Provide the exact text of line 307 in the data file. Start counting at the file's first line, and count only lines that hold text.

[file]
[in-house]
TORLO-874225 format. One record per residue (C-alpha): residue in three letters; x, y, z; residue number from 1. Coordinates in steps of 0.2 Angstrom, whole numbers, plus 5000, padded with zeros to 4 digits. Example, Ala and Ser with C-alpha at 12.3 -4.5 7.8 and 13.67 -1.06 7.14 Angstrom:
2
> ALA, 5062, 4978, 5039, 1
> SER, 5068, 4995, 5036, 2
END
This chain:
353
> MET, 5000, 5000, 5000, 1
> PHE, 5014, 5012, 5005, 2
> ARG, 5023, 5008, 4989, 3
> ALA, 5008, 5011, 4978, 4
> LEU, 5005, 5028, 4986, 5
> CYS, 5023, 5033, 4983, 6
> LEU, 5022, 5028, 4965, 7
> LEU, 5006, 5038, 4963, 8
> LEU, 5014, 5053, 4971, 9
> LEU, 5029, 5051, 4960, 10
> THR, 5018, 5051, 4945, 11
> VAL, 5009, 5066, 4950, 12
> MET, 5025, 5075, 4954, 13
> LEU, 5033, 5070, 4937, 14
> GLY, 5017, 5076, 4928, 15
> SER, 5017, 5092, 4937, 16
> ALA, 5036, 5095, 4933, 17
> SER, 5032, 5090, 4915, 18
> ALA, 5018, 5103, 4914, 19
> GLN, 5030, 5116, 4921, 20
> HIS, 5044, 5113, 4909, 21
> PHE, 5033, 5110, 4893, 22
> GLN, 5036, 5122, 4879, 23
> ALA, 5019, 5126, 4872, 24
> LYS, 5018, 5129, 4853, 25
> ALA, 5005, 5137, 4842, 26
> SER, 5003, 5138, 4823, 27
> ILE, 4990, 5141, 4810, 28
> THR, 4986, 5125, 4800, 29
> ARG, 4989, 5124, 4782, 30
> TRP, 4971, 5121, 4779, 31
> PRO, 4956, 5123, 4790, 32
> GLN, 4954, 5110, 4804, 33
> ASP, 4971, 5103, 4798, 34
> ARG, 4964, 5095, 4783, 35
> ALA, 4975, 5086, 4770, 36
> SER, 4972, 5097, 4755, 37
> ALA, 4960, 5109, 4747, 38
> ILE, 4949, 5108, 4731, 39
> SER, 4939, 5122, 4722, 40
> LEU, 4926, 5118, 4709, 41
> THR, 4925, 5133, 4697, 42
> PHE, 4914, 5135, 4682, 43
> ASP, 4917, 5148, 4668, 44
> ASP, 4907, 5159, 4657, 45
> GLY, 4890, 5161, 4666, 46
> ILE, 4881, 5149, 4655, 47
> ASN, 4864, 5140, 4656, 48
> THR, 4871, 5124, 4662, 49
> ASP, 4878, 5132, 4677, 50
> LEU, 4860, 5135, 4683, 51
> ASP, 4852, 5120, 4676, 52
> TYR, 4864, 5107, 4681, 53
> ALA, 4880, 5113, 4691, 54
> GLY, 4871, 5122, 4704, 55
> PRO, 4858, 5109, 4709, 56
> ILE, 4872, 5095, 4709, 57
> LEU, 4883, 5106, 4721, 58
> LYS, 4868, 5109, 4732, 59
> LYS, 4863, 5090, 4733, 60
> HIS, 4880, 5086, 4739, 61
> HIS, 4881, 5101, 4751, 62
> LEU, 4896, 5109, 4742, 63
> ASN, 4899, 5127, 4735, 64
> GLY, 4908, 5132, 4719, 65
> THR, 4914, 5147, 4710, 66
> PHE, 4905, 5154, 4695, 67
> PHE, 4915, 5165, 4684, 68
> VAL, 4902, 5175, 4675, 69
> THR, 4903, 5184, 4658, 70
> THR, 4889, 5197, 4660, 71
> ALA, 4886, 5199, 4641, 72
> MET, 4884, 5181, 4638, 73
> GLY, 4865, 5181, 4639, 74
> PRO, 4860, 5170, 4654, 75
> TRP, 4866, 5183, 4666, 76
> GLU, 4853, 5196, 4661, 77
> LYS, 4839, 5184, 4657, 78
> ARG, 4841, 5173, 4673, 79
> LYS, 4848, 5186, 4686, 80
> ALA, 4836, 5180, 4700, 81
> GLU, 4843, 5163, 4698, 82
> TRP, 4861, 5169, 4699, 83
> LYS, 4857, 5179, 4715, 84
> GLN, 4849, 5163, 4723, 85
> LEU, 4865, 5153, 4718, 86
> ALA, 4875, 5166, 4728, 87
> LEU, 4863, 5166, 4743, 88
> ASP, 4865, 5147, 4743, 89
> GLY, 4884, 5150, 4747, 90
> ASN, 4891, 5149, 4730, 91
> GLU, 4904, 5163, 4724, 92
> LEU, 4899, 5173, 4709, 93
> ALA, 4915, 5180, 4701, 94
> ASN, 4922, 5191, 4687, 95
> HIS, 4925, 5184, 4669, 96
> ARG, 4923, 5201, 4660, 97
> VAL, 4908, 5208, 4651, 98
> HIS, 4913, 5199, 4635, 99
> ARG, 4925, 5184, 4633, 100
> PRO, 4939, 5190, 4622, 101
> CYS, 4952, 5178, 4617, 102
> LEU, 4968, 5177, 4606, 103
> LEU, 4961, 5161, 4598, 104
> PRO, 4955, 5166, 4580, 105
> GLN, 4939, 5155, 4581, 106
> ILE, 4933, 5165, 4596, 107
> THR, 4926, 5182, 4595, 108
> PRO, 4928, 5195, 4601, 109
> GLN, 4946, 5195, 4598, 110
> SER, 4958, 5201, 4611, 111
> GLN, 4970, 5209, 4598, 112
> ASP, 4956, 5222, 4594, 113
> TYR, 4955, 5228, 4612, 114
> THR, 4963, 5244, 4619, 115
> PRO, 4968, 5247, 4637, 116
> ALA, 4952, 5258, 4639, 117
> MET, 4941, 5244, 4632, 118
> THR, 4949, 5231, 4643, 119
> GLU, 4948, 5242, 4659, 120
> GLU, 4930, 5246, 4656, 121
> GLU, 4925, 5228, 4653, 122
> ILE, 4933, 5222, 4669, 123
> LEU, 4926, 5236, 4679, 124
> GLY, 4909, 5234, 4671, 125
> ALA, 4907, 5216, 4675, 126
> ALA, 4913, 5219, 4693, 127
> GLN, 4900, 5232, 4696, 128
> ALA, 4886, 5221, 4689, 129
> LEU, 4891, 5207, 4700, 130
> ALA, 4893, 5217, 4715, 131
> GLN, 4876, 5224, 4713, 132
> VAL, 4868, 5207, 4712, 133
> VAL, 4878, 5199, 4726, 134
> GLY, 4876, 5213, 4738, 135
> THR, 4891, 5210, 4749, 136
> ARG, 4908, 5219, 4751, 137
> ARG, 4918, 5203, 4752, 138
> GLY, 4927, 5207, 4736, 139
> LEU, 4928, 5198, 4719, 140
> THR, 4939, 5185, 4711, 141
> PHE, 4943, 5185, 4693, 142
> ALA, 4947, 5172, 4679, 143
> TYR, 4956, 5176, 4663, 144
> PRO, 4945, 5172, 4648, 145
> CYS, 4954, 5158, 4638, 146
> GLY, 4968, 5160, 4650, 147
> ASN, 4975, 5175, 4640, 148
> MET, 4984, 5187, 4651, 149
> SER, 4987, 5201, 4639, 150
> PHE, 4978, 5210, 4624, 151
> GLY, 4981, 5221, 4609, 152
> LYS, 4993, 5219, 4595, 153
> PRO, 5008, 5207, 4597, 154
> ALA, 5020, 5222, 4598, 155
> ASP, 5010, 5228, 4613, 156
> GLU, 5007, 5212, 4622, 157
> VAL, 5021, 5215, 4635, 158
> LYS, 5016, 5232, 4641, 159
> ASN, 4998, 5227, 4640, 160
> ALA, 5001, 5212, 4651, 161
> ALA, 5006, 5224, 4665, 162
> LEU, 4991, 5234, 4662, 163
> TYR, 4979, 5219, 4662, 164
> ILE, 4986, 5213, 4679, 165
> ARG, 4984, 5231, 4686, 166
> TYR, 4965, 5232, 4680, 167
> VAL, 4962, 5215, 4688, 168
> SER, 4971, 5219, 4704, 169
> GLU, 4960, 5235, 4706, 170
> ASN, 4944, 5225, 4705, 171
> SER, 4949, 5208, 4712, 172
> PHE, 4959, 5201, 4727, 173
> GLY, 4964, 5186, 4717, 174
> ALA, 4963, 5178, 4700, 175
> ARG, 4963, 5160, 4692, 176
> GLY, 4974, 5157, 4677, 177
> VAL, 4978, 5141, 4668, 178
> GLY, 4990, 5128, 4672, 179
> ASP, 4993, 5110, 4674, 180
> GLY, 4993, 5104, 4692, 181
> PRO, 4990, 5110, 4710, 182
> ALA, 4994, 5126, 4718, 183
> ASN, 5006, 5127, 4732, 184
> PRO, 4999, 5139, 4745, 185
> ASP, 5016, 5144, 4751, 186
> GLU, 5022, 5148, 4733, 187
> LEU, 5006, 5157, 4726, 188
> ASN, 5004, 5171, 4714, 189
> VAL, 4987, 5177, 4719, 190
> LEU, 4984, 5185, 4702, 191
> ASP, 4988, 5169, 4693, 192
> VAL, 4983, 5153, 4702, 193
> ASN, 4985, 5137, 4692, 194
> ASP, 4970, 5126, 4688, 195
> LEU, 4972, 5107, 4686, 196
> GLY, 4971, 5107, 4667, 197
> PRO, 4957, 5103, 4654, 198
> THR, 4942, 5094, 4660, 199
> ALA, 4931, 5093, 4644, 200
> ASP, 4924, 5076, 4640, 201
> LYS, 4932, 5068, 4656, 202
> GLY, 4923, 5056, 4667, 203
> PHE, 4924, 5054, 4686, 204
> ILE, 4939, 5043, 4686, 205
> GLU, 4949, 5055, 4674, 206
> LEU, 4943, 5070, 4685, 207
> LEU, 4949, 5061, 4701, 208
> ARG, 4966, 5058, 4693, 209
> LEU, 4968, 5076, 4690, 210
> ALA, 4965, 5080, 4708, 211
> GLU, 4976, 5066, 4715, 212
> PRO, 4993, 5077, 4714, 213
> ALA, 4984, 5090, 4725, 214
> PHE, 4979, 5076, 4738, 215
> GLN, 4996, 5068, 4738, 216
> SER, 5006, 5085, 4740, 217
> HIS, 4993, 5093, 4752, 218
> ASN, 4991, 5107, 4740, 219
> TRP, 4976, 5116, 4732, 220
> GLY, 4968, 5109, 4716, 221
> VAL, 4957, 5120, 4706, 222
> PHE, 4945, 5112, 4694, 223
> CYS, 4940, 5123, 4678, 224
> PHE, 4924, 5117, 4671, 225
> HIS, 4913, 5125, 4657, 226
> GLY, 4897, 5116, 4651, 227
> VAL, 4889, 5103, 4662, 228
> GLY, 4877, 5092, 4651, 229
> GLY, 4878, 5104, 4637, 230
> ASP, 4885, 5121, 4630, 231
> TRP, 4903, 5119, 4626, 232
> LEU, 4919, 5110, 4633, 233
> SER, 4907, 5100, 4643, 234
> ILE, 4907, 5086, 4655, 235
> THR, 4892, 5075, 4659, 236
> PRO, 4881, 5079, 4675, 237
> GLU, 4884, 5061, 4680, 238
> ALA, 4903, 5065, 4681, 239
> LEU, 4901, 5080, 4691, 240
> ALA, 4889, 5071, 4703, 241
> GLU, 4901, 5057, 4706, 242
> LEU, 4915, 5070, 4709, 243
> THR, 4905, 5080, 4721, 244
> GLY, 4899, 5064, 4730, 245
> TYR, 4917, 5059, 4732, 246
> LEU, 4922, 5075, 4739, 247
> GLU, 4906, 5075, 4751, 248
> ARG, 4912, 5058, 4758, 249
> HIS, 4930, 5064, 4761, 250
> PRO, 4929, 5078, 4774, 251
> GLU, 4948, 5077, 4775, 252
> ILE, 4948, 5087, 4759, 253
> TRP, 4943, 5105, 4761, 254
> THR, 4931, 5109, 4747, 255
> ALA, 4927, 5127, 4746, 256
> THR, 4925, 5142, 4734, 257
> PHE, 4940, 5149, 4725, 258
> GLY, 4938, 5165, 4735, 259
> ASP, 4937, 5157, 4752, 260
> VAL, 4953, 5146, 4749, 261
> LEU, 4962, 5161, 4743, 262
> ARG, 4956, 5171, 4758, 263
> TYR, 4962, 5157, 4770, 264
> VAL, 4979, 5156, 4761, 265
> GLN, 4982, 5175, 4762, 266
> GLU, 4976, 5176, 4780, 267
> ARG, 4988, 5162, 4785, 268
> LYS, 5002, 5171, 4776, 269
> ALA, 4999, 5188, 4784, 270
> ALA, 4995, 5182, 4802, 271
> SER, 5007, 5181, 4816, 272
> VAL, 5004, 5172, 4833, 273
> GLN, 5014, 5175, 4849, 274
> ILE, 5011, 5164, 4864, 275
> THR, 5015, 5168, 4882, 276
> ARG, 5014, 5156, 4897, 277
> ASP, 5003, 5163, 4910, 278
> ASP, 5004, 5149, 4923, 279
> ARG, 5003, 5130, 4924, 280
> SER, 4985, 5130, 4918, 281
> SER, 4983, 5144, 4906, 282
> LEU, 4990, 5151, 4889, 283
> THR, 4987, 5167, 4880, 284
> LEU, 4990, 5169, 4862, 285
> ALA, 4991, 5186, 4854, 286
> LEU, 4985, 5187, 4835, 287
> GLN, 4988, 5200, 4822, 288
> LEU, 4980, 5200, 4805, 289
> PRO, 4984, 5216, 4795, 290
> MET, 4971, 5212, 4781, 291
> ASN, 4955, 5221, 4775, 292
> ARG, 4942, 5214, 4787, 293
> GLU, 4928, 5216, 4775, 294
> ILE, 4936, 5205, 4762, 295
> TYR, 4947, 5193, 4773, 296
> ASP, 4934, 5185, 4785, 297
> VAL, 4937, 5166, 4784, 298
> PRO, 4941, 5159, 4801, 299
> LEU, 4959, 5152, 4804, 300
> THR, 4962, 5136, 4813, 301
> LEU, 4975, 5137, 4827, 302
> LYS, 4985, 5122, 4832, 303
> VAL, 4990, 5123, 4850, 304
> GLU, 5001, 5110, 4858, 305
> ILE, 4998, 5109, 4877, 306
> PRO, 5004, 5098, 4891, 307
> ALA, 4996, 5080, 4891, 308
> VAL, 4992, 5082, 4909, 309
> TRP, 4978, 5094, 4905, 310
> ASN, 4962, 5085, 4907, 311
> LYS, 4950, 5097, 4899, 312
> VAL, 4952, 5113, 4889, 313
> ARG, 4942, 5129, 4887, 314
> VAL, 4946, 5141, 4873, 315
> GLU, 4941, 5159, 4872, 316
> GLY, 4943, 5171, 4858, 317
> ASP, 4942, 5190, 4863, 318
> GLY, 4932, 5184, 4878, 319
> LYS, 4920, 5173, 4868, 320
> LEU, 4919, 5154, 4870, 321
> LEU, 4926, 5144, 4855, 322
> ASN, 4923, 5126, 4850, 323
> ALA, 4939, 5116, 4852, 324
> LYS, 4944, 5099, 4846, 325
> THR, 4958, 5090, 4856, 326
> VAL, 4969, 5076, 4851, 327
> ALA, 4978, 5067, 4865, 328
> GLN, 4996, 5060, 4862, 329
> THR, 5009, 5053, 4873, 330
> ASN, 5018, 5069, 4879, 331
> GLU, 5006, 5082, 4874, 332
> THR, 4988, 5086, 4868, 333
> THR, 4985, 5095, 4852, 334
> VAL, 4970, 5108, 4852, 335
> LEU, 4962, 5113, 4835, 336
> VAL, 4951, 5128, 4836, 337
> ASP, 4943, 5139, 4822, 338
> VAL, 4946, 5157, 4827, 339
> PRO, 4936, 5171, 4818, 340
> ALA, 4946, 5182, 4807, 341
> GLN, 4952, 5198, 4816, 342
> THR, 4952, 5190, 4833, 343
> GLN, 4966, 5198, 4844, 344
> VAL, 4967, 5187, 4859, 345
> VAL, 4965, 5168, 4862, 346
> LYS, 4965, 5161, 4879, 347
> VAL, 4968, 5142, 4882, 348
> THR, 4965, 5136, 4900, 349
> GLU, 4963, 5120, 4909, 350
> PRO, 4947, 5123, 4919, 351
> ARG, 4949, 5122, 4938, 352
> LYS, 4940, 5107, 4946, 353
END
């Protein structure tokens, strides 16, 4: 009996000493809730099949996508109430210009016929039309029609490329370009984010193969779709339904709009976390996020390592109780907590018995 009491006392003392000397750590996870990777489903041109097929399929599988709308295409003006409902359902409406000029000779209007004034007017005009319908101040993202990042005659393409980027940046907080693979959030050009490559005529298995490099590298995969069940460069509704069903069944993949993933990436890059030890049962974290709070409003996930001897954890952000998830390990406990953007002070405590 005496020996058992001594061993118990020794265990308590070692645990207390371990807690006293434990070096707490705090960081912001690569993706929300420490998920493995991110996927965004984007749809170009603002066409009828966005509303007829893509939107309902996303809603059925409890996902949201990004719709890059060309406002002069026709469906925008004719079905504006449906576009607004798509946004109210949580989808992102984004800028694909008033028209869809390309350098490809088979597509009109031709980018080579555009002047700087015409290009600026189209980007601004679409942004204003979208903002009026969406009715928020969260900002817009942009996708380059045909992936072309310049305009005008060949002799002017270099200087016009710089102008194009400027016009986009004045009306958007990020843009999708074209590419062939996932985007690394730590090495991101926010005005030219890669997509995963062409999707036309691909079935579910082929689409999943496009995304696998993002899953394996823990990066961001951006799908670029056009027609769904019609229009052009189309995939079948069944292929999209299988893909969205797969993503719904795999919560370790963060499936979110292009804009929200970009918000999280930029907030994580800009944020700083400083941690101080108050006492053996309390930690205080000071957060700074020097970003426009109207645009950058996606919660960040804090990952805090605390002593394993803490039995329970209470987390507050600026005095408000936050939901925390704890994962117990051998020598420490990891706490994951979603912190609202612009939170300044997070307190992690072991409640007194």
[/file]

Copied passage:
> PRO, 4941, 5159, 4801, 299